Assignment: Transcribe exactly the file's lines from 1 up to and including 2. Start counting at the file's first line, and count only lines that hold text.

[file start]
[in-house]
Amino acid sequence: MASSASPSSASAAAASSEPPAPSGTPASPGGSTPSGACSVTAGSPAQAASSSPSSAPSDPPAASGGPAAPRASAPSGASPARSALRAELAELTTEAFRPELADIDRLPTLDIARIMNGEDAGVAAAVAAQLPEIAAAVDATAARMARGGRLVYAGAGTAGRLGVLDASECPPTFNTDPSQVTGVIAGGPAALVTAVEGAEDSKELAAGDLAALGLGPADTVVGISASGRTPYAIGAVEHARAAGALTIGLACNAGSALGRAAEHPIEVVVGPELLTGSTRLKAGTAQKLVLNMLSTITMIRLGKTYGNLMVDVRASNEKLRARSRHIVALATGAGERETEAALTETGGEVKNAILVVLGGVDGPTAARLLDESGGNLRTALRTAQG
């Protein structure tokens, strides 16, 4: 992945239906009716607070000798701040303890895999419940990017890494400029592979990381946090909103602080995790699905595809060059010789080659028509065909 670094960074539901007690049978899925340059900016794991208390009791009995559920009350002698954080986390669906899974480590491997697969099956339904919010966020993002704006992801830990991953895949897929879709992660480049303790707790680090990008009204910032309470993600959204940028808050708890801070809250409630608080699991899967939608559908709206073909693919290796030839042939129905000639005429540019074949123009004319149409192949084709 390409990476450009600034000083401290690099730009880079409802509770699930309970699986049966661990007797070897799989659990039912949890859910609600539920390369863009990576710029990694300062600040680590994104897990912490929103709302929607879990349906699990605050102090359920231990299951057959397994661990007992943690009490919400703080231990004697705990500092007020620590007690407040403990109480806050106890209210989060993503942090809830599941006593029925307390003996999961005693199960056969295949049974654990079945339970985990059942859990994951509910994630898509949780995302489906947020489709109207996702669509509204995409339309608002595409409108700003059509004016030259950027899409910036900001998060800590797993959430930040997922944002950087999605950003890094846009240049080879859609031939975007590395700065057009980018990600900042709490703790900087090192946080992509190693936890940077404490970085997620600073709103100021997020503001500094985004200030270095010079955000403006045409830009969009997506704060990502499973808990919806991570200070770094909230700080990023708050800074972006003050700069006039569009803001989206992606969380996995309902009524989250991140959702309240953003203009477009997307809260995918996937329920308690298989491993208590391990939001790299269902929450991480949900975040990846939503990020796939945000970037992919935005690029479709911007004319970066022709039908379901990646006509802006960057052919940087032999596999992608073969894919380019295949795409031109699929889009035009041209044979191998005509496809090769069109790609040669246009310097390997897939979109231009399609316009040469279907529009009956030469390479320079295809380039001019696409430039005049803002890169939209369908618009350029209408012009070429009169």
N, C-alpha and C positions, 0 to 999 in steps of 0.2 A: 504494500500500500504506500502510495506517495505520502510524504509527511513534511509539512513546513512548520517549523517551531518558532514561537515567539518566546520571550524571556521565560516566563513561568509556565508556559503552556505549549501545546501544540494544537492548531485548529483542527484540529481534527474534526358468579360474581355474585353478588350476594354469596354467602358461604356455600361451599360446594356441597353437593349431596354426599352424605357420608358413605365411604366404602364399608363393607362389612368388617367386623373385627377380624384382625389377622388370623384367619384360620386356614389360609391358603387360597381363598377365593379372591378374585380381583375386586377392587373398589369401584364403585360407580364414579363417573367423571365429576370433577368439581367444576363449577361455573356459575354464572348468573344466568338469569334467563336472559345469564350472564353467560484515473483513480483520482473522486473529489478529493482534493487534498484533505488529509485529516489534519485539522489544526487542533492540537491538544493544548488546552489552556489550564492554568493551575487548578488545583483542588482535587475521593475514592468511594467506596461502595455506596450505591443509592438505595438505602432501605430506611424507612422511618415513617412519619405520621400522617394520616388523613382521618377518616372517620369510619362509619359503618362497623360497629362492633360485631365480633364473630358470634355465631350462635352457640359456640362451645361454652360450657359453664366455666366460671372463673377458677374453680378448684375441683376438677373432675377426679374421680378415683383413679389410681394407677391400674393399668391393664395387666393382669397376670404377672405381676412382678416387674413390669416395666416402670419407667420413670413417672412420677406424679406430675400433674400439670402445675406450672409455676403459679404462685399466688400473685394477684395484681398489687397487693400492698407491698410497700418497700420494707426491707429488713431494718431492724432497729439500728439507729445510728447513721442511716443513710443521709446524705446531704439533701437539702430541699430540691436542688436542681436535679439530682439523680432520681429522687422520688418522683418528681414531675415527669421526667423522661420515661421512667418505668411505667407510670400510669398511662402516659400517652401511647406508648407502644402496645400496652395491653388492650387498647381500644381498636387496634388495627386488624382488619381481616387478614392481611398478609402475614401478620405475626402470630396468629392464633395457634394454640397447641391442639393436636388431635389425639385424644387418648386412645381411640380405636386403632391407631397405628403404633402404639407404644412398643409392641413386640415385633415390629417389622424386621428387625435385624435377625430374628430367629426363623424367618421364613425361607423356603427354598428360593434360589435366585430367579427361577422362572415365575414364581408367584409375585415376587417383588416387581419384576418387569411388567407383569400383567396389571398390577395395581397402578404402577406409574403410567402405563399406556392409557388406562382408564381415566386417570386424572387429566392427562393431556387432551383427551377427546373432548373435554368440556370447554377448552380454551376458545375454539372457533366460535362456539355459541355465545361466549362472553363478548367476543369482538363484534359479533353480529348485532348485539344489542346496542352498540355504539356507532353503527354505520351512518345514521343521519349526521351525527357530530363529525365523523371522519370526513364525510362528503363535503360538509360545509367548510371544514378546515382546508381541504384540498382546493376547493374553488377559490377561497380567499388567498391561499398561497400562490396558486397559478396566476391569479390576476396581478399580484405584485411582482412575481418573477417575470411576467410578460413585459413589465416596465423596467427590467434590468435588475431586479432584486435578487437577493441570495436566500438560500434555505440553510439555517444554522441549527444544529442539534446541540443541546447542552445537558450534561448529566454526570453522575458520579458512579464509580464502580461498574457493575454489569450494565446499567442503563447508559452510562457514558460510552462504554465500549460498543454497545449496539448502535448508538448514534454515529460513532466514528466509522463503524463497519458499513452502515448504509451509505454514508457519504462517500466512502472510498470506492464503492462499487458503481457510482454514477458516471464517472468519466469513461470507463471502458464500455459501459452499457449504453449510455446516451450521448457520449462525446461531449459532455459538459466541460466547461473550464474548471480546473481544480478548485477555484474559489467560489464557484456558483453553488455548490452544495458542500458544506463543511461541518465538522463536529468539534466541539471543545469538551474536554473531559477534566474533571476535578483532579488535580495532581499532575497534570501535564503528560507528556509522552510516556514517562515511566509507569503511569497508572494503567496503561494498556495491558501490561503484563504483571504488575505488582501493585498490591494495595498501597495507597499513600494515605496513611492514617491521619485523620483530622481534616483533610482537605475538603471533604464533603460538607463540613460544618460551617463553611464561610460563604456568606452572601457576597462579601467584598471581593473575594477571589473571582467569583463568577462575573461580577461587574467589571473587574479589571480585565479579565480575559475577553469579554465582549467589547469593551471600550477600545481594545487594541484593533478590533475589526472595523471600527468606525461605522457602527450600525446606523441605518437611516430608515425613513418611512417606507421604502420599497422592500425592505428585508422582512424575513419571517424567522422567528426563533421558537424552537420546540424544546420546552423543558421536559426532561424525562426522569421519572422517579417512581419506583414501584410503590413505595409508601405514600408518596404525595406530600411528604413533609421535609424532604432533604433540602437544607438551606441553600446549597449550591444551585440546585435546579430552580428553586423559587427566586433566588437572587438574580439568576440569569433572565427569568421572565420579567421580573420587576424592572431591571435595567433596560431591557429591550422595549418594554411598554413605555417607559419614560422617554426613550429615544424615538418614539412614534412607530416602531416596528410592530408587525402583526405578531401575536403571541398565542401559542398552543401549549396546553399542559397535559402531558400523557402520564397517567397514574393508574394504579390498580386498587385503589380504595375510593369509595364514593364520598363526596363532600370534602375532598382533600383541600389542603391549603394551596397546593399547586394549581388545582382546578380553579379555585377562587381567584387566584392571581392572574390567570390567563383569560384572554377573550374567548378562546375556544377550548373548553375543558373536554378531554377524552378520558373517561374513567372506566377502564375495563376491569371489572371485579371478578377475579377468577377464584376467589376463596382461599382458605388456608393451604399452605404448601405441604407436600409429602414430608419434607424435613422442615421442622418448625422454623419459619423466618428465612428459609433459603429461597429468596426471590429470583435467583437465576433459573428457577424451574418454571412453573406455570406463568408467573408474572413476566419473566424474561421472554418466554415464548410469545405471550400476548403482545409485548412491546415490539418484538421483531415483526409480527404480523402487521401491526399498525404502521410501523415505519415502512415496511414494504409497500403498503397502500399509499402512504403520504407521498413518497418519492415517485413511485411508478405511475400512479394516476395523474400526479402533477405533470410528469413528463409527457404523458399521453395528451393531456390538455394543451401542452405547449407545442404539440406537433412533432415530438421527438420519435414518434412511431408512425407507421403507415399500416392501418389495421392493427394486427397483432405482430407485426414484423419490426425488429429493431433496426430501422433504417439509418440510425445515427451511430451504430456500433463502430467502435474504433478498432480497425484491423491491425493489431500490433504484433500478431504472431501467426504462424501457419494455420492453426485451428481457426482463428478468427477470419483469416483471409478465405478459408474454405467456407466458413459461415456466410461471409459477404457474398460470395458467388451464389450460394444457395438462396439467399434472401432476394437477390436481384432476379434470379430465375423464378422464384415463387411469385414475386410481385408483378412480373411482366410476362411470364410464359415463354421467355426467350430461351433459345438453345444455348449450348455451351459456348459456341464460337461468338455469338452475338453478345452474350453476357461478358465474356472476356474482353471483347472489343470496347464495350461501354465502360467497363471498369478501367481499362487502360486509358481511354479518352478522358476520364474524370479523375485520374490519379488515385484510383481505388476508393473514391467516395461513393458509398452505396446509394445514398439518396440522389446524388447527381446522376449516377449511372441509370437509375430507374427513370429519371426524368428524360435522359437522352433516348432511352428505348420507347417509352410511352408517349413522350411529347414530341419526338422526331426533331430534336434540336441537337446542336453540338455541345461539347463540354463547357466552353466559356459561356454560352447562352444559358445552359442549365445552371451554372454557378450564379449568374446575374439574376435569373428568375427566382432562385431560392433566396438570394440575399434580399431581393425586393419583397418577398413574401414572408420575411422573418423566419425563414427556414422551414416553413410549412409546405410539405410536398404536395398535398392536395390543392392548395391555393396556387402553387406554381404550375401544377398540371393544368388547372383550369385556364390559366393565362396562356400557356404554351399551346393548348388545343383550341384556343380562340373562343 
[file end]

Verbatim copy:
[in-house]
Amino acid sequence: MASSASPSSASAAAASSEPPAPSGTPASPGGSTPSGACSVTAGSPAQAASSSPSSAPSDPPAASGGPAAPRASAPSGASPARSALRAELAELTTEAFRPELADIDRLPTLDIARIMNGEDAGVAAAVAAQLPEIAAAVDATAARMARGGRLVYAGAGTAGRLGVLDASECPPTFNTDPSQVTGVIAGGPAALVTAVEGAEDSKELAAGDLAALGLGPADTVVGISASGRTPYAIGAVEHARAAGALTIGLACNAGSALGRAAEHPIEVVVGPELLTGSTRLKAGTAQKLVLNMLSTITMIRLGKTYGNLMVDVRASNEKLRARSRHIVALATGAGERETEAALTETGGEVKNAILVVLGGVDGPTAARLLDESGGNLRTALRTAQG